I thought I might share a snippet from my current book-in-progress on selecting your team to work for you. It doesn’t matter if your team turns out to be only one person, such as a tile installer, or a general contractor, or a designer — while I look for good references, work, and skill, I also look at their work habits. Case in point:
There’s a plasterer that lives down the street from me. I haven’t worked with him yet. His truck shows some wear, but his scaffolding is laid in a precise pattern, the wheelbarrow is clean and stowed firmly in the back — in fact, every item seems laid out in an organized pattern. For me, this says if he’s tidy and organized with his own property, he’ll do the same for my clients. I would still do a bit more due diligence regarding interviewing him, checking that his licensing is up-to-date, and talking to his clients, but he’s already made a good impression. Should I need a plasterer down the road (literally), he’ll be one of the people I think of — and I’ve never met him.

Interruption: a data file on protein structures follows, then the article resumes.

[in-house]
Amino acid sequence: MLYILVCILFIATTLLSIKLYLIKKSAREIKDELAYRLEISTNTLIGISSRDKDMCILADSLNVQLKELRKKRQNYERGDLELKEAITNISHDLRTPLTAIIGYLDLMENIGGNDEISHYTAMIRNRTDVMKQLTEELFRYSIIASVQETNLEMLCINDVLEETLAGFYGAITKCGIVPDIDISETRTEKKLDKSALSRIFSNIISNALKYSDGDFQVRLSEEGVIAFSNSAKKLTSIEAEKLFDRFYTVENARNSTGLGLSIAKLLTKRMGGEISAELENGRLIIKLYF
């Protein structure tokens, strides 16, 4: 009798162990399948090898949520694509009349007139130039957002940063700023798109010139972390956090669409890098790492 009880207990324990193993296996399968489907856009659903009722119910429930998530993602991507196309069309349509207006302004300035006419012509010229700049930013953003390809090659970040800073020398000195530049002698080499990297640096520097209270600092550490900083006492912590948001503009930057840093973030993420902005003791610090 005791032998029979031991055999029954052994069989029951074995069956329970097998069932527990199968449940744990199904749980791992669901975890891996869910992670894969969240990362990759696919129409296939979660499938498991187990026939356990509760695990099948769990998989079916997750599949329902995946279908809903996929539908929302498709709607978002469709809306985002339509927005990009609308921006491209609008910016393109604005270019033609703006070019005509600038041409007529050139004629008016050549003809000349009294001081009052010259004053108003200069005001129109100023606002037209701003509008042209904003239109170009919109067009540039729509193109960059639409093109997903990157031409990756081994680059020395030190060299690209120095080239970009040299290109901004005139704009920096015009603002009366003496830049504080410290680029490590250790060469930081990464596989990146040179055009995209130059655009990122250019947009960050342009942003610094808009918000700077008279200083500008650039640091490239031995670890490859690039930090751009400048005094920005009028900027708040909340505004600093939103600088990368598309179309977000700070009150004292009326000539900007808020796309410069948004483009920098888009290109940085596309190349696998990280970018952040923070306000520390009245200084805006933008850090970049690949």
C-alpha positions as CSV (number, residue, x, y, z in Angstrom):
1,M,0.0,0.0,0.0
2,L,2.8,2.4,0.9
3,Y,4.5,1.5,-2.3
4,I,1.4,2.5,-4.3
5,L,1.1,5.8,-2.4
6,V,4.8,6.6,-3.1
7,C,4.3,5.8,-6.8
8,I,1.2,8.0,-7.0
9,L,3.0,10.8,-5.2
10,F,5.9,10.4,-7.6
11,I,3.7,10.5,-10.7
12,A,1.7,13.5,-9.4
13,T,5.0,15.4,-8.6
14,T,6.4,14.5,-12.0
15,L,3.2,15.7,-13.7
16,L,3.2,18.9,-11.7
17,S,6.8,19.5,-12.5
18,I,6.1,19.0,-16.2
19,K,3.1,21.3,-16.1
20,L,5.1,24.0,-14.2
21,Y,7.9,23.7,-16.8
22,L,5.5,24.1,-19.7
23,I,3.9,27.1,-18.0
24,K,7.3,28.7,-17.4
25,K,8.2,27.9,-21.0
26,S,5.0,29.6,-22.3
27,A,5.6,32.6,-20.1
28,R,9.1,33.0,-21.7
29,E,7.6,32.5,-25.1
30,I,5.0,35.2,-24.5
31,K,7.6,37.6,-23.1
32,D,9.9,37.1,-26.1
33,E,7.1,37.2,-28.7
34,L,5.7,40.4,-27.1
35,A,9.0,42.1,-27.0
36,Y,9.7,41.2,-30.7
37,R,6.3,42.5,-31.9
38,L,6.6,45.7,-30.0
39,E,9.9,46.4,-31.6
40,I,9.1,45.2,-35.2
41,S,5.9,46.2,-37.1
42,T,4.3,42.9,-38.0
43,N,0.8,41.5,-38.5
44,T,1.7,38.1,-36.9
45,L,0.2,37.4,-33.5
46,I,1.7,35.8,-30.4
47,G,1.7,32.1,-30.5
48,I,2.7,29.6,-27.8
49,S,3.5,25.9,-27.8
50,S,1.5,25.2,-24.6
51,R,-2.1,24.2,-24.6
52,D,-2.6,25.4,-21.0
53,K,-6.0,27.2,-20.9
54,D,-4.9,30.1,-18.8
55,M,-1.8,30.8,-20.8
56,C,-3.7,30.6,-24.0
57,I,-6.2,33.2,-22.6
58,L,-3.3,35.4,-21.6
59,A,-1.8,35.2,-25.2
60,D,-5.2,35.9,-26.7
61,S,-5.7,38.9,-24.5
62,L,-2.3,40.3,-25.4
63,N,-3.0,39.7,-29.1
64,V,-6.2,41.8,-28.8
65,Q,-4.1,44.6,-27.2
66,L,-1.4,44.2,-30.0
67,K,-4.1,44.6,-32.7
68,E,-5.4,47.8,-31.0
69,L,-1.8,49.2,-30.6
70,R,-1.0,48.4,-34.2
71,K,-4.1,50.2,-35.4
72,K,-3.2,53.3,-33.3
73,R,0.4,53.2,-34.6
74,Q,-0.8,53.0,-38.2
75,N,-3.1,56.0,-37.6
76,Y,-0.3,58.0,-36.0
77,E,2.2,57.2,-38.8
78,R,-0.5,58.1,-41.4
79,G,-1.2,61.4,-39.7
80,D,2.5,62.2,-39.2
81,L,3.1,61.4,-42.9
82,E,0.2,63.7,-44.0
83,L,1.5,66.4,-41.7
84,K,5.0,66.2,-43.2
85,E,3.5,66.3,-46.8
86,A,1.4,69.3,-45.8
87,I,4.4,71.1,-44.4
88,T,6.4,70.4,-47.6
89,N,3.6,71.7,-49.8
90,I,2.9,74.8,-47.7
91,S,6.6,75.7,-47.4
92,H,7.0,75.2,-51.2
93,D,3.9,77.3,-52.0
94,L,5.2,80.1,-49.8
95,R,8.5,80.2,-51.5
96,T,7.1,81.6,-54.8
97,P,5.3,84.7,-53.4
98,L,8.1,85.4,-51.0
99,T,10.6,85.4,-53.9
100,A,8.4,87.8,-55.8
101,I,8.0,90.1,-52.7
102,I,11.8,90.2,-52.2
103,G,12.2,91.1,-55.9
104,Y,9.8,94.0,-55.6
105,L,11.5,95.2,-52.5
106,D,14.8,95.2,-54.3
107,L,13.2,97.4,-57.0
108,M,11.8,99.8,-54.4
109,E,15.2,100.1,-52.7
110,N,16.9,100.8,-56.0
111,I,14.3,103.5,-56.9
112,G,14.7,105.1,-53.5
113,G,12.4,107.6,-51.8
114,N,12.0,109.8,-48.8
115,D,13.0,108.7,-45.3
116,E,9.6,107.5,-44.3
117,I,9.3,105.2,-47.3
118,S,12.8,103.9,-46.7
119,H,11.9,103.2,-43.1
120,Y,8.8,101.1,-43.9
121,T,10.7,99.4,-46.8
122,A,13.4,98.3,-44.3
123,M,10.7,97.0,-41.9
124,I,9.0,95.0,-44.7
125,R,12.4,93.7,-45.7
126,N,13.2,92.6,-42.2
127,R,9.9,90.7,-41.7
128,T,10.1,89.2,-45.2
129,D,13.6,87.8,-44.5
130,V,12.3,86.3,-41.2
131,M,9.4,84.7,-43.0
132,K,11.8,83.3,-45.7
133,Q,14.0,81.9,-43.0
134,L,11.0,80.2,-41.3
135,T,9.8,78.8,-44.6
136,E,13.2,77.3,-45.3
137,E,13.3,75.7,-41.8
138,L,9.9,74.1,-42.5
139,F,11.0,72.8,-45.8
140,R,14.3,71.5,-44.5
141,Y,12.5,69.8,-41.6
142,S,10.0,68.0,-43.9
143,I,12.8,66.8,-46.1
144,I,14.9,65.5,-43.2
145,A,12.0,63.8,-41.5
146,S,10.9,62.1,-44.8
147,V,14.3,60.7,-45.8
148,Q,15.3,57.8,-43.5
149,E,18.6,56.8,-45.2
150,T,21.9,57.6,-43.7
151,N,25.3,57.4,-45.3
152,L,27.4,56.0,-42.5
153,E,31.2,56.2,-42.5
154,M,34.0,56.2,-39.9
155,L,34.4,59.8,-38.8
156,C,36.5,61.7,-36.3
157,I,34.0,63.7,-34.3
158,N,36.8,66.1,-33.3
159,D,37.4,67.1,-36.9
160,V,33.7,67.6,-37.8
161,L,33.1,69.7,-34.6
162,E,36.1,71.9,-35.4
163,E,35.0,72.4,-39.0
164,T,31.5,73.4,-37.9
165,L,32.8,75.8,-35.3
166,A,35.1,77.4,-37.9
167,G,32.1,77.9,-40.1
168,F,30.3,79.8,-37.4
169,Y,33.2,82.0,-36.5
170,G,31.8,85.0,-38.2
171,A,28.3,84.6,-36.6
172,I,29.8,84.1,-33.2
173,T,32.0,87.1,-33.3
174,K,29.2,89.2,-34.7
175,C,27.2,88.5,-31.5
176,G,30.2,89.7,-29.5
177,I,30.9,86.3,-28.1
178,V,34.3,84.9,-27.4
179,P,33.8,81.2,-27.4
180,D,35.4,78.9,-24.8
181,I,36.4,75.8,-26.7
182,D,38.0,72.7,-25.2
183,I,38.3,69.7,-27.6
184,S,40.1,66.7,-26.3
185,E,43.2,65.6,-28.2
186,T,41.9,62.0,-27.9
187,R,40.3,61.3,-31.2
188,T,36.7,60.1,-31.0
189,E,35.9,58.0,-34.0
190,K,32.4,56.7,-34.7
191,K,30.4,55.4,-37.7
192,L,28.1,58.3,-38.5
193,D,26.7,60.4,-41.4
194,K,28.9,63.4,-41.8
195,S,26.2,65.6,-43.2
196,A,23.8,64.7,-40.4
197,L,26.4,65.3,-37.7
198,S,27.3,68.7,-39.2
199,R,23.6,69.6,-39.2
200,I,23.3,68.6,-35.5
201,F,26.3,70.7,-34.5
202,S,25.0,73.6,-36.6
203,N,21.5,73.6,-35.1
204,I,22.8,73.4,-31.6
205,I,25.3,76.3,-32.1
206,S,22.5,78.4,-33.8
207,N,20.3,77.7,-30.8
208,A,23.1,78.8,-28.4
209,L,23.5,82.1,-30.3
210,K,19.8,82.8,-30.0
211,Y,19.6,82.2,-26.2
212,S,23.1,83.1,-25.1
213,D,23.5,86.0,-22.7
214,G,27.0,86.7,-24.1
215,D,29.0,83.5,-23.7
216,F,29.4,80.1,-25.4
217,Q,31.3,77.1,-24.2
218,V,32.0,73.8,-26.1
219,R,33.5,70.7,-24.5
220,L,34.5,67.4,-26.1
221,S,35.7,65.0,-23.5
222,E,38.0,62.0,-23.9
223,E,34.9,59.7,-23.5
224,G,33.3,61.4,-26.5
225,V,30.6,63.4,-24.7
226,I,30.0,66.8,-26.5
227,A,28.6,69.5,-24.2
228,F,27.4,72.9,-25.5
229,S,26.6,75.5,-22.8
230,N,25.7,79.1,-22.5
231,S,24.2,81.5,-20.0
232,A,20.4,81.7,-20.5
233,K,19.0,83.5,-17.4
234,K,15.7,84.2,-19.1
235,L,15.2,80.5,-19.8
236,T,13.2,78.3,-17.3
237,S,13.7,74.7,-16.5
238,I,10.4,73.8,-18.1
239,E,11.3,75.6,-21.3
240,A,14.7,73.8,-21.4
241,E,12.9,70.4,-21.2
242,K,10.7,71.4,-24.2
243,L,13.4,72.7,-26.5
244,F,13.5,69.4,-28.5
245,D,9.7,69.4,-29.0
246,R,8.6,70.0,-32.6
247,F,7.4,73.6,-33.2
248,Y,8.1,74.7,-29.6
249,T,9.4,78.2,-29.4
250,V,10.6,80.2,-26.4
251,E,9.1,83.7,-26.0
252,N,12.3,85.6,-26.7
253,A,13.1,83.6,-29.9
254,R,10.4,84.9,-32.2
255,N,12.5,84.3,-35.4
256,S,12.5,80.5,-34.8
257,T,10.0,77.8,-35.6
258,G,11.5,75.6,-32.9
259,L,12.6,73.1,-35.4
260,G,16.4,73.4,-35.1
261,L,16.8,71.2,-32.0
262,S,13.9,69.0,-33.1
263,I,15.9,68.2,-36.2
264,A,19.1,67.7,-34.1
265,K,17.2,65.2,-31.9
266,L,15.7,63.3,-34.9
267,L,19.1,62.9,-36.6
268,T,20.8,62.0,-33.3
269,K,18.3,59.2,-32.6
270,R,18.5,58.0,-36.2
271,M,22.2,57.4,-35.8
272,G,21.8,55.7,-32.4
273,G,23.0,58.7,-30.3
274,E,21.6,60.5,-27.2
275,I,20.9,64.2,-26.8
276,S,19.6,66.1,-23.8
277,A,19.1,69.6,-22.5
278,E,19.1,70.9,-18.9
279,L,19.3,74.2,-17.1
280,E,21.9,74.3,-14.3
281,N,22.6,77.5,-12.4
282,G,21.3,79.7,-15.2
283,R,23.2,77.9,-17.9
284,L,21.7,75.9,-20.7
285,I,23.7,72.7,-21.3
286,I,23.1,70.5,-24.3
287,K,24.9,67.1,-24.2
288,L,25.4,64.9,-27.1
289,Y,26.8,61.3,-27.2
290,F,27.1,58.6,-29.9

I’ve seen a lot of contractors and sub-contractors with bright, new shiny vehicles, but that doesn’t interest me. I like to see what it looks like inside. If there are papers strewn all over the floor, seat and dashboard, along with the fast food wrappers and the discarded coffee cups, and the tools are all tossed into the back, I wonder:
If they are unable to look after themselves, how will they manage a clean and efficient job for me or my client?
Yes, there are always a few exceptions, but they seem to be few and far between.
And that’s my 2 cents for the day.